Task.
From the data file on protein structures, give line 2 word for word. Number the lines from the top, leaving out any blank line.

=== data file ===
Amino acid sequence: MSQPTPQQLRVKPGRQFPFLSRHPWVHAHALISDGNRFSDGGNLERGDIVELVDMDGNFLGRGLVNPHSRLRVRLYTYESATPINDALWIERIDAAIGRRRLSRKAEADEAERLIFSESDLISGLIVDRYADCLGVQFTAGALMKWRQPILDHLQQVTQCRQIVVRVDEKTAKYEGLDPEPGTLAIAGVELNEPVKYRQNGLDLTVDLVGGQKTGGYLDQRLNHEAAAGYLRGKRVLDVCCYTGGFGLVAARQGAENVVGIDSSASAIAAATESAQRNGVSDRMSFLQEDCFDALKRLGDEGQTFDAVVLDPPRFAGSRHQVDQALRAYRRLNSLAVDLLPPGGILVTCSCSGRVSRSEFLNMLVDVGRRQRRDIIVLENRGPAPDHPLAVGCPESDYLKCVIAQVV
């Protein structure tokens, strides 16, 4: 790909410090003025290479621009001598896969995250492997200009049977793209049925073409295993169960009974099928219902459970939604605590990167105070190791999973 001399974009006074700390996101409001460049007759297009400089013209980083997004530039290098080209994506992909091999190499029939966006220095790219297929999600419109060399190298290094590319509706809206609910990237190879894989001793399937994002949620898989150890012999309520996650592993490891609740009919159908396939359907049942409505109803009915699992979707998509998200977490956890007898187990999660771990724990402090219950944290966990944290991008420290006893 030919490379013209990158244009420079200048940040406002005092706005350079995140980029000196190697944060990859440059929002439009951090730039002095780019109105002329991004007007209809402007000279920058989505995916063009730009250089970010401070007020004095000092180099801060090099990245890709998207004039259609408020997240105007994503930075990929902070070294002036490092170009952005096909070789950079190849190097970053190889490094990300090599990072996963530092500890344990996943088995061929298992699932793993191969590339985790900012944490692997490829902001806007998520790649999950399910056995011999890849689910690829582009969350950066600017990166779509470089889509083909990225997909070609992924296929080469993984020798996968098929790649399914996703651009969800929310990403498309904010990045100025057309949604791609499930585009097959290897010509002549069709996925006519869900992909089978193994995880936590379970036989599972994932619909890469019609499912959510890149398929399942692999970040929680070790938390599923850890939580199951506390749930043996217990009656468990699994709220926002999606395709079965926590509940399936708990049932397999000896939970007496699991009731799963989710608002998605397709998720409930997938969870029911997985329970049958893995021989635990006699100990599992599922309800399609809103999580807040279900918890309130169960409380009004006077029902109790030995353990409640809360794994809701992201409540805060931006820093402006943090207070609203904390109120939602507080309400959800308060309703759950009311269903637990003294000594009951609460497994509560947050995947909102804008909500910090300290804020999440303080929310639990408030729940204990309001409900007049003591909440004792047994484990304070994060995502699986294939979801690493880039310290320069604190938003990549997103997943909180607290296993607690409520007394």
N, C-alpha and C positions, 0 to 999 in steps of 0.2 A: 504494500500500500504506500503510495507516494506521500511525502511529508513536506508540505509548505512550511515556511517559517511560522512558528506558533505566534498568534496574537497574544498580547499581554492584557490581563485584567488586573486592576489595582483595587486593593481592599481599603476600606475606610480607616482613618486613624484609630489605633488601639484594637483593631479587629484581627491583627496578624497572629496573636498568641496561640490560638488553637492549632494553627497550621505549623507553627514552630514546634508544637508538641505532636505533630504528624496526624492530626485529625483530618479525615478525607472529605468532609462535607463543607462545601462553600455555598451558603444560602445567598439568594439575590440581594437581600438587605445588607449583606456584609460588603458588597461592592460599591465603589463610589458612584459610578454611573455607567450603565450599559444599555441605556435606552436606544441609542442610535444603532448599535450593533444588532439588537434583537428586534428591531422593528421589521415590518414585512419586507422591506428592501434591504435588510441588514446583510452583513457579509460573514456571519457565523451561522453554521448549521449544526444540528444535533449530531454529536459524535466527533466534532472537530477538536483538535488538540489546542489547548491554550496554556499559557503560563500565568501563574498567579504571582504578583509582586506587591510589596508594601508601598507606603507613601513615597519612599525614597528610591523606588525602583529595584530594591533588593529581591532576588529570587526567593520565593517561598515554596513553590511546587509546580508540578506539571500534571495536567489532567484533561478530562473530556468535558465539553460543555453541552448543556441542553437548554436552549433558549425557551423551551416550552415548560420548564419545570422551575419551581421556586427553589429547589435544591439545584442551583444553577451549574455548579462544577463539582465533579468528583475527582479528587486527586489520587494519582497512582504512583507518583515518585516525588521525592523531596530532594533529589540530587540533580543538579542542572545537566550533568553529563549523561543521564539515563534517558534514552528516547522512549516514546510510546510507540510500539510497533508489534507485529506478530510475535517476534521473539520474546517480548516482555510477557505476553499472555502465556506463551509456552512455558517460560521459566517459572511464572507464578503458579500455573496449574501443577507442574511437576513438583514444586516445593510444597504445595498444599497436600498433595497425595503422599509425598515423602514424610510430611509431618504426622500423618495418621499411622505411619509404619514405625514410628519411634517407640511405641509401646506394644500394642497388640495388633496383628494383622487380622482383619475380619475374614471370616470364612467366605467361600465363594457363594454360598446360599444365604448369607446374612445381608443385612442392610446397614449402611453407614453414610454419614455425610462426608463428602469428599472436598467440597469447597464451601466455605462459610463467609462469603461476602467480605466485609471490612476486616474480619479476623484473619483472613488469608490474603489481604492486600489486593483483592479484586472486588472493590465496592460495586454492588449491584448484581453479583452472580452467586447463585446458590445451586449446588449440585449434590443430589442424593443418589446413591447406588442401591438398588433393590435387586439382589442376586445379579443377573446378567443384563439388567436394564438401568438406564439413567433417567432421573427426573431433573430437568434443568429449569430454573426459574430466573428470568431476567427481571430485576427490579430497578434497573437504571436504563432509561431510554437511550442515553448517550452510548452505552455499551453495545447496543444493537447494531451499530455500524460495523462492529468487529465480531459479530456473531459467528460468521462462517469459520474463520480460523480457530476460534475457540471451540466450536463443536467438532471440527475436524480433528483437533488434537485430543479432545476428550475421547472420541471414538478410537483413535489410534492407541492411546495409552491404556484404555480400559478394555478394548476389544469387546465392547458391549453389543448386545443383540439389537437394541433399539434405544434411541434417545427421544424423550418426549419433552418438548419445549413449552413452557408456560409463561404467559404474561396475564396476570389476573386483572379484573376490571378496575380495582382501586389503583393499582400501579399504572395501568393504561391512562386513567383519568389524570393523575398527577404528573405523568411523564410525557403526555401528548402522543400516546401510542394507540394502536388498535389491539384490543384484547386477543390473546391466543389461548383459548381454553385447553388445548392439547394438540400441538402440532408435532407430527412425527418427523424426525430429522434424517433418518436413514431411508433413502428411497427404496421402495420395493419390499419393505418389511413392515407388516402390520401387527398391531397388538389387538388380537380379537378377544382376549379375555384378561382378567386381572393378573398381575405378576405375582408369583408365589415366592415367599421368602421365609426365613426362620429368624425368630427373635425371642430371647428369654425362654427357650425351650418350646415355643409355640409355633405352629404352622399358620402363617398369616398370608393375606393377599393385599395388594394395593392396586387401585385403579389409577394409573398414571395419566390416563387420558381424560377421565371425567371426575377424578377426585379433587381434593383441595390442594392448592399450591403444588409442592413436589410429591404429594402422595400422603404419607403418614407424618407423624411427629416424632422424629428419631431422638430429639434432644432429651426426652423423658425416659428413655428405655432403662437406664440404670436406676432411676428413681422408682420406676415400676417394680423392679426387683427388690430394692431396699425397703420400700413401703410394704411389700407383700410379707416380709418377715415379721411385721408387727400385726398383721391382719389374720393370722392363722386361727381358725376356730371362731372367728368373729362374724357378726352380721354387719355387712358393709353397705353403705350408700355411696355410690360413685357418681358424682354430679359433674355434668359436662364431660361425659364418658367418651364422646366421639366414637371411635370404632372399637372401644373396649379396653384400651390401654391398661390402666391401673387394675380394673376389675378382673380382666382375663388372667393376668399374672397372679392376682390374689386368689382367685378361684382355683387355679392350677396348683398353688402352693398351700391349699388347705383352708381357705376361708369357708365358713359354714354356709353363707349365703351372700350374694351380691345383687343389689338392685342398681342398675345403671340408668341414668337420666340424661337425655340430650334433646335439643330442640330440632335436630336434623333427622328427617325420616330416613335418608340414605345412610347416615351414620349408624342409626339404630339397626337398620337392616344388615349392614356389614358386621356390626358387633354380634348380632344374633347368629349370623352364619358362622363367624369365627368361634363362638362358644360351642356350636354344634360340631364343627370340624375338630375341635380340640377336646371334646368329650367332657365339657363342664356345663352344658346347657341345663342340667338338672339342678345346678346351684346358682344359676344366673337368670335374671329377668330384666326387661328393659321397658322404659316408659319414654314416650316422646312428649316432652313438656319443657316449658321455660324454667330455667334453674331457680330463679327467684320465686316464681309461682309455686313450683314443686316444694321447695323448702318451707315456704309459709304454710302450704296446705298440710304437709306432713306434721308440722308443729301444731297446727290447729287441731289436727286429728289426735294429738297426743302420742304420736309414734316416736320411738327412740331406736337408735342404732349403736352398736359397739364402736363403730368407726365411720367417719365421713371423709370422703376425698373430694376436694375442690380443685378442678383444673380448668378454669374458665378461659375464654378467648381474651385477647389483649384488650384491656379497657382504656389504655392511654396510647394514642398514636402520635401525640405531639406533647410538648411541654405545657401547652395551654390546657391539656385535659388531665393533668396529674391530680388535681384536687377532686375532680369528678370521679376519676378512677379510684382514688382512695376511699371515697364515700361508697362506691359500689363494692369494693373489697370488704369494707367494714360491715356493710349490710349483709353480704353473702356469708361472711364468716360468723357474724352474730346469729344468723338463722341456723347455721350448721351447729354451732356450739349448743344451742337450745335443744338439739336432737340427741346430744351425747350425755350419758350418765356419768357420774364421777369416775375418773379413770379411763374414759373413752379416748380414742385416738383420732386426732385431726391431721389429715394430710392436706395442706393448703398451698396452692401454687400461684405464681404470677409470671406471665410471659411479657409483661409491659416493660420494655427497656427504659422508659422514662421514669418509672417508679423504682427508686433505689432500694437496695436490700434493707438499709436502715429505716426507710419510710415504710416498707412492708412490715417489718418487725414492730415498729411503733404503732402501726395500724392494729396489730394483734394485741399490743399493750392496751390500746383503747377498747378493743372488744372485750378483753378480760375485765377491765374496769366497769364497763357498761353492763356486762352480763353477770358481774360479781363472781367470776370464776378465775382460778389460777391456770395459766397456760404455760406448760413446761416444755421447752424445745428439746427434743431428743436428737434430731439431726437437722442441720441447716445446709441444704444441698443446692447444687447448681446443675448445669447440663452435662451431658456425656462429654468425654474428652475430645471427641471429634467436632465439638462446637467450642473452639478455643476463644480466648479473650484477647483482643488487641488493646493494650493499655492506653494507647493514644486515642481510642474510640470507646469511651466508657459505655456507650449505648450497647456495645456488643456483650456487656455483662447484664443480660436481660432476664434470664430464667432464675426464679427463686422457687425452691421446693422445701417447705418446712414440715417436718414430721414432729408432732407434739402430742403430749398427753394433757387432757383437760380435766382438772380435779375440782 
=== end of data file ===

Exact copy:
């Protein structure tokens, strides 16, 4: 790909410090003025290479621009001598896969995250492997200009049977793209049925073409295993169960009974099928219902459970939604605590990167105070190791999973 001399974009006074700390996101409001460049007759297009400089013209980083997004530039290098080209994506992909091999190499029939966006220095790219297929999600419109060399190298290094590319509706809206609910990237190879894989001793399937994002949620898989150890012999309520996650592993490891609740009919159908396939359907049942409505109803009915699992979707998509998200977490956890007898187990999660771990724990402090219950944290966990944290991008420290006893 030919490379013209990158244009420079200048940040406002005092706005350079995140980029000196190697944060990859440059929002439009951090730039002095780019109105002329991004007007209809402007000279920058989505995916063009730009250089970010401070007020004095000092180099801060090099990245890709998207004039259609408020997240105007994503930075990929902070070294002036490092170009952005096909070789950079190849190097970053190889490094990300090599990072996963530092500890344990996943088995061929298992699932793993191969590339985790900012944490692997490829902001806007998520790649999950399910056995011999890849689910690829582009969350950066600017990166779509470089889509083909990225997909070609992924296929080469993984020798996968098929790649399914996703651009969800929310990403498309904010990045100025057309949604791609499930585009097959290897010509002549069709996925006519869900992909089978193994995880936590379970036989599972994932619909890469019609499912959510890149398929399942692999970040929680070790938390599923850890939580199951506390749930043996217990009656468990699994709220926002999606395709079965926590509940399936708990049932397999000896939970007496699991009731799963989710608002998605397709998720409930997938969870029911997985329970049958893995021989635990006699100990599992599922309800399609809103999580807040279900918890309130169960409380009004006077029902109790030995353990409640809360794994809701992201409540805060931006820093402006943090207070609203904390109120939602507080309400959800308060309703759950009311269903637990003294000594009951609460497994509560947050995947909102804008909500910090300290804020999440303080929310639990408030729940204990309001409900007049003591909440004792047994484990304070994060995502699986294939979801690493880039310290320069604190938003990549997103997943909180607290296993607690409520007394």